Where is wheat found?
Wheat can be found in a host of food products including:5 baked goods, baking mixes, bread, bread crumbs, breaded food, breakfast cereal, bulgur, couscous, cracker meal, durum, einkorn, emmer, farina, farro, flour (multiple varieties), matzoh, pasta, seitan, semolina, spelt, triticale, and wheat germ oil.
Additional potential sources of wheat include:2,3,5,7 Asian dishes with wheat flour shaped like animal proteins, batter-fried foods, beer, candy, dairy products such as ice cream, glucose syrup, hydrolyzed vegetable and wheat protein (HVP), imitation crab meat, marinara sauce, meat products such as hot dogs, modified starch and raising agents such as baking powder, natural flavorings, oats, potato chips (crisps), salad dressings, sauces, soy sauce, turkey patties, and vegetable gum.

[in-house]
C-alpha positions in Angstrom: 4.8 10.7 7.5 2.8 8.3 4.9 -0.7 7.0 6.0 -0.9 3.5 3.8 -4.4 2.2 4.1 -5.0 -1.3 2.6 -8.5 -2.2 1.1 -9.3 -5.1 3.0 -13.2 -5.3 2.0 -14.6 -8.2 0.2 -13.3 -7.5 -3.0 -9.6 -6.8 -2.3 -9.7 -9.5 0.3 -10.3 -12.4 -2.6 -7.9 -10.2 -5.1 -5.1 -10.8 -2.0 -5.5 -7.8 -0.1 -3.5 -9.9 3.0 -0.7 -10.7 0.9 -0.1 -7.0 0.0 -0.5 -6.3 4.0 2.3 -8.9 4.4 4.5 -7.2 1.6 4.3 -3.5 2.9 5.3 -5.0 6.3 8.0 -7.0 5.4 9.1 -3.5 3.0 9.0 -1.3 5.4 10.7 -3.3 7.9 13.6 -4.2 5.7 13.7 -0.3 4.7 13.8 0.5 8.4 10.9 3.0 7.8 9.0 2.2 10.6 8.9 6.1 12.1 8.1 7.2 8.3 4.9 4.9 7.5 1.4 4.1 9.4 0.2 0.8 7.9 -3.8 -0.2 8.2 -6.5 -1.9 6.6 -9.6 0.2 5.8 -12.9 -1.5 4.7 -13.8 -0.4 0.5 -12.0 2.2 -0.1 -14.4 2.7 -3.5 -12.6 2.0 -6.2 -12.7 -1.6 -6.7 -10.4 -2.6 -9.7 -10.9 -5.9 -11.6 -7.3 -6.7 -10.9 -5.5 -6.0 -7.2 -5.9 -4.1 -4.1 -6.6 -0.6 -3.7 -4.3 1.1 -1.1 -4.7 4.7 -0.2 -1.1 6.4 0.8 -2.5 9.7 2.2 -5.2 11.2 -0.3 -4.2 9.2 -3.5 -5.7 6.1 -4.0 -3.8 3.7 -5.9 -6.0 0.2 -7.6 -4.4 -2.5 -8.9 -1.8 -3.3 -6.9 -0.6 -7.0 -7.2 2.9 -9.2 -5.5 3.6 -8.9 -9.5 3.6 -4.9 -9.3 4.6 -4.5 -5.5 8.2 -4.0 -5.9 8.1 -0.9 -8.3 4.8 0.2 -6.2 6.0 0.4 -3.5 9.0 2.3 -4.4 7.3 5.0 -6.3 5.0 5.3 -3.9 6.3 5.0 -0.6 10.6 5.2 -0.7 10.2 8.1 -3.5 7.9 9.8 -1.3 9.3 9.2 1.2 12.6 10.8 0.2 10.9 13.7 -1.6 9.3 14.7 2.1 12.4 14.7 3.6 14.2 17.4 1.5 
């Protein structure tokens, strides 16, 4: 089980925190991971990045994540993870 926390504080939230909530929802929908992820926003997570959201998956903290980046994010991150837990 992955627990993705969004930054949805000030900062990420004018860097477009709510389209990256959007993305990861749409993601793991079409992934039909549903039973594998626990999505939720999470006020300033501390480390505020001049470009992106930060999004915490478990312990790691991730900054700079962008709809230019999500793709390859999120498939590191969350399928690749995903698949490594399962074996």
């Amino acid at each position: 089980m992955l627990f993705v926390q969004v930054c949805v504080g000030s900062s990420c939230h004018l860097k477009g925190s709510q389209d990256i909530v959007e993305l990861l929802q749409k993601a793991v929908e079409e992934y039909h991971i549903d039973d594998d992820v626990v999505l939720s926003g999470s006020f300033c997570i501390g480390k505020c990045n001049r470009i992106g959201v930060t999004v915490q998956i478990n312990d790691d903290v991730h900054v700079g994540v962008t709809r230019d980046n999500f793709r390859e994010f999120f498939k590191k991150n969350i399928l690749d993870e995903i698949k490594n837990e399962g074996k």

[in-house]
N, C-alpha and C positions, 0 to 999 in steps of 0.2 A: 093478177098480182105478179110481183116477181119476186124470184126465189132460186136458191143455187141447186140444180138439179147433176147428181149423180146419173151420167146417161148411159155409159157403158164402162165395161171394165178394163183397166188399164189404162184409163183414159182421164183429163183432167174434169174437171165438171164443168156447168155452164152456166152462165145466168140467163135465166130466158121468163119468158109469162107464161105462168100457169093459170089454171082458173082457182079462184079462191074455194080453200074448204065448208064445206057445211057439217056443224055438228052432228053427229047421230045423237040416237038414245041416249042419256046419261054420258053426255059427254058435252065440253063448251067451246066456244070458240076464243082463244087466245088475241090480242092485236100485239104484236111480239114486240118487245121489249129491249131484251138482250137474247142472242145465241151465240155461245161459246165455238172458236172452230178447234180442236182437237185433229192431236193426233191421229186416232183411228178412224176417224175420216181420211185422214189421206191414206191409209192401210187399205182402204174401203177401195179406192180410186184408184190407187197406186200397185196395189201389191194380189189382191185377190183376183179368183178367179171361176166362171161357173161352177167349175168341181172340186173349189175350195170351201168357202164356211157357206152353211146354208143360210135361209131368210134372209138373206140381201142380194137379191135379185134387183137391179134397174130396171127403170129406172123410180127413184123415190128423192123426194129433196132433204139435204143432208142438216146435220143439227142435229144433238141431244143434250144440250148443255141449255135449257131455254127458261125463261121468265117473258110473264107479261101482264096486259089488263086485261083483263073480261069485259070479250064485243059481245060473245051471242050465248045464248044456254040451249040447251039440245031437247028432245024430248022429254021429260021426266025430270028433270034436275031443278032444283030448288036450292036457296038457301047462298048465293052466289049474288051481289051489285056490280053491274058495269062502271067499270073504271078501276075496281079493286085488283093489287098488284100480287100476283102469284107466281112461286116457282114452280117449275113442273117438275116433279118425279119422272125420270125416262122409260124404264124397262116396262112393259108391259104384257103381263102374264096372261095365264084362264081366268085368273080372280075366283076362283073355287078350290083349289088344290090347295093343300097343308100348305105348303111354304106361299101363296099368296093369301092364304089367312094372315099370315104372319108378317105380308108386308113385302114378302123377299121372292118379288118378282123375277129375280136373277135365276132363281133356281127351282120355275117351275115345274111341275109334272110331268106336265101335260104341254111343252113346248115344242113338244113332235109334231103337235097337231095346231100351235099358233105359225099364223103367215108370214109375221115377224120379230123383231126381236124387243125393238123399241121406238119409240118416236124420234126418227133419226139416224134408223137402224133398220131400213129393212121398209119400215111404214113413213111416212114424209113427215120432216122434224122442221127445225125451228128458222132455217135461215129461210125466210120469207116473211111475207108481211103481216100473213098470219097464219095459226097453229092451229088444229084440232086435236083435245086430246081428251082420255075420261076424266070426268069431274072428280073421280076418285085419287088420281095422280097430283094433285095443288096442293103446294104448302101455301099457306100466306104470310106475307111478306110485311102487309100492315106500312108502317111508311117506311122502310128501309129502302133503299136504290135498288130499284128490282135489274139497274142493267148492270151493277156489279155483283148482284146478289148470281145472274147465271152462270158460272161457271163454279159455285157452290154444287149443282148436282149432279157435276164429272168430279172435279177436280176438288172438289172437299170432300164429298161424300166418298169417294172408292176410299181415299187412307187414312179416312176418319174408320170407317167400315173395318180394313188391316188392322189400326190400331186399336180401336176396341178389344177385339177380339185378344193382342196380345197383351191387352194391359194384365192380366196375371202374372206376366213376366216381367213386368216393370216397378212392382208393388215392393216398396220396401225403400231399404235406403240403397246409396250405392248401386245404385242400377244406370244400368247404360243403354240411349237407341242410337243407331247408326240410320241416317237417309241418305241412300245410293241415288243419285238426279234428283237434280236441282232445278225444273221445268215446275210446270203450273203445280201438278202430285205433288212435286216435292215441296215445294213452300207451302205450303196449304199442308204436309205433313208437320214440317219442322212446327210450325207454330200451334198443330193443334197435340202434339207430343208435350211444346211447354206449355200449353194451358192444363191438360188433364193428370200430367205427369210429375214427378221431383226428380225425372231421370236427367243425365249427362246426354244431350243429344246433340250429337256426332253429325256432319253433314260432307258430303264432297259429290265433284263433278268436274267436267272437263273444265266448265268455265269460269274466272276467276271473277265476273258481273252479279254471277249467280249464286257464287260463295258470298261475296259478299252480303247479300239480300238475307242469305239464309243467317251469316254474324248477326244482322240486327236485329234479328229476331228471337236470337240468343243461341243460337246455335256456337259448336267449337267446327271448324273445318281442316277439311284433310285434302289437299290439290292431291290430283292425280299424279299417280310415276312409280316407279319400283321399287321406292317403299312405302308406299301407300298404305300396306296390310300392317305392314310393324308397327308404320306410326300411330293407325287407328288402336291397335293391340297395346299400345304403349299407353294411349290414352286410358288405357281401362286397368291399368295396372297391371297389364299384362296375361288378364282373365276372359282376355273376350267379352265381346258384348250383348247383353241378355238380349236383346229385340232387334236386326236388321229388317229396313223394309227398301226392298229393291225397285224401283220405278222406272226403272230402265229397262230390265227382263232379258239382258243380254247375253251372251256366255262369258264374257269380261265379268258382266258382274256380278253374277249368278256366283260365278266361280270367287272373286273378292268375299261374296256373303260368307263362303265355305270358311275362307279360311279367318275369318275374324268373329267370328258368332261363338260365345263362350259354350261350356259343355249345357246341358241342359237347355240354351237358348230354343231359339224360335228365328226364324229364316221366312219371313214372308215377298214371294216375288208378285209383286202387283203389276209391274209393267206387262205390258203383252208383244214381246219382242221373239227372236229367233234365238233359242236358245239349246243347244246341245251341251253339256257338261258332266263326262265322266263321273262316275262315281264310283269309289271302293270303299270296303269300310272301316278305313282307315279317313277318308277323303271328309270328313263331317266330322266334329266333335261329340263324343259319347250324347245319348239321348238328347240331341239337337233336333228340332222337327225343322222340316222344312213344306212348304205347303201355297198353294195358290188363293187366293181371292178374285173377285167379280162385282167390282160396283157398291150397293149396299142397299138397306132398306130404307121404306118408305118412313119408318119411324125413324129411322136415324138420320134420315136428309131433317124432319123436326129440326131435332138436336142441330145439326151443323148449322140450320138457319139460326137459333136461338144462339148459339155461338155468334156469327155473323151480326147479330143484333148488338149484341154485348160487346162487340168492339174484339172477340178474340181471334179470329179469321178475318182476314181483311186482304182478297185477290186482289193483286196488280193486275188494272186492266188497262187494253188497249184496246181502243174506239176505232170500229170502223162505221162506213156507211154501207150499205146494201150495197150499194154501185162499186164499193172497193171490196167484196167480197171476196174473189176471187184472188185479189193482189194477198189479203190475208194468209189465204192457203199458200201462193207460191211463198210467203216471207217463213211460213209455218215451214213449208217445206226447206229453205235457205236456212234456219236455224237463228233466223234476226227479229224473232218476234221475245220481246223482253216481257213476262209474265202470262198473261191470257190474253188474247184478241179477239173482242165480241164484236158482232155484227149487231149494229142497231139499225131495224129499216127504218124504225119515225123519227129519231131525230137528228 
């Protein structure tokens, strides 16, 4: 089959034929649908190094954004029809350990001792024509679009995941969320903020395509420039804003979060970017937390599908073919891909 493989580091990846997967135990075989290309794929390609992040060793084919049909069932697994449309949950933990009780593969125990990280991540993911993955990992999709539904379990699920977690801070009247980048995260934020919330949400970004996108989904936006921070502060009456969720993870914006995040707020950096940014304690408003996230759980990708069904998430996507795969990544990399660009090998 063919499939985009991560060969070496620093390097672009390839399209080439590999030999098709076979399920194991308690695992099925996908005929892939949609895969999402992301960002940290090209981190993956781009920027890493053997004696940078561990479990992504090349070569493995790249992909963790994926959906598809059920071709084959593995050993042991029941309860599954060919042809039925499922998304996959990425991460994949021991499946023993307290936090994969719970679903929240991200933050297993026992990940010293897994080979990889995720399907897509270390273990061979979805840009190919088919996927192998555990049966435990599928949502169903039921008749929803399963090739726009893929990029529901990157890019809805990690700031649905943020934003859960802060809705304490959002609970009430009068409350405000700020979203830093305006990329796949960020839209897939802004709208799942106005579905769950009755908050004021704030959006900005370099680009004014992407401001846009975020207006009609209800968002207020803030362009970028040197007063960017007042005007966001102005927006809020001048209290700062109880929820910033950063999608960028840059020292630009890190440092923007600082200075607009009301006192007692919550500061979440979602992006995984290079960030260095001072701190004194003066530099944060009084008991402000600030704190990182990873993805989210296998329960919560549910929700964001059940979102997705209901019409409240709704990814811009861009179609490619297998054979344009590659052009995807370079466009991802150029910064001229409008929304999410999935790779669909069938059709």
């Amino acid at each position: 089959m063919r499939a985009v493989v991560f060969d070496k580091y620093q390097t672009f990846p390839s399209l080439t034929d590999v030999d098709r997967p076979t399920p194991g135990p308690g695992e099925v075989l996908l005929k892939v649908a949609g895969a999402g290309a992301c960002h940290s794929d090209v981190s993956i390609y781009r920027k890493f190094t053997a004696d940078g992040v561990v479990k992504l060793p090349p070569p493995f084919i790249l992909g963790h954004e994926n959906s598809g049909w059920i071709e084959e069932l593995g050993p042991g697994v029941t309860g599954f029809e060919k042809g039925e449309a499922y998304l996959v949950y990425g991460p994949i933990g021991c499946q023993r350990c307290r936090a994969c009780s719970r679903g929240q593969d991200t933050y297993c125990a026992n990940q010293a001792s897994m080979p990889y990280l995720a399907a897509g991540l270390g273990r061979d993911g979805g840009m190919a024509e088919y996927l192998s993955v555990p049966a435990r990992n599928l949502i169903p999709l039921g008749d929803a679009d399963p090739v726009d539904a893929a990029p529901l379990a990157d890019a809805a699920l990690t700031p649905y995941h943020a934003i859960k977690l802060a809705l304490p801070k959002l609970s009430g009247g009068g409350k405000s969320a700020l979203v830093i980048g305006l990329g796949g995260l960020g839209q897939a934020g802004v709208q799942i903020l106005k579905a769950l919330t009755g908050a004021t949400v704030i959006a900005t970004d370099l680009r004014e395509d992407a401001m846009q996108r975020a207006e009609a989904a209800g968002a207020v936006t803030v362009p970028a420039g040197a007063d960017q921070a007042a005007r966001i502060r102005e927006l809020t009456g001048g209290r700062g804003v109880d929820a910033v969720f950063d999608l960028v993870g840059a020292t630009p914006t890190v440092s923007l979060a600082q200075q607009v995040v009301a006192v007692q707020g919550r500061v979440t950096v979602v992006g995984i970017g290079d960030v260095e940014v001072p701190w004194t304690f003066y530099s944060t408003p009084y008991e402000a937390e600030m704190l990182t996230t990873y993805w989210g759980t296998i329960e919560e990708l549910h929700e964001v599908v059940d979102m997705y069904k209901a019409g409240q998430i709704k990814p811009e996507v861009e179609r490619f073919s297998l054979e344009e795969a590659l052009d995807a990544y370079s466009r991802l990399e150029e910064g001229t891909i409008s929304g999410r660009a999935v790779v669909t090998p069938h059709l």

In some allergic individuals, inhaling wheat flour can also cause a condition that's sometimes called baker's asthma and elicits symptoms of allergic rhinitis (aka hay fever).2,6 The condition's name is derived from the fact that it's a common occupational issue with bakers and those with repeated contact with wheat flour.6
Those with a wheat allergy may also develop allergic urticaria (aka hives) after coming in contact with cosmetics that contain wheat.2 Nonfood items including play dough, bath products, and cosmetics may contain wheat.2,3,5,7
Note that a gluten-free product isn't necessarily wheat free. Rather, the labeling indicates that the item contains a safe level of gluten for those with celiac disease. Since some wheat allergic individuals react to less than 20 parts per million, gluten-free foods aren't considered safe for those with a wheat allergy.7 Buckwheat, however, isn't related to wheat and may be tolerated by wheat-allergic individuals.5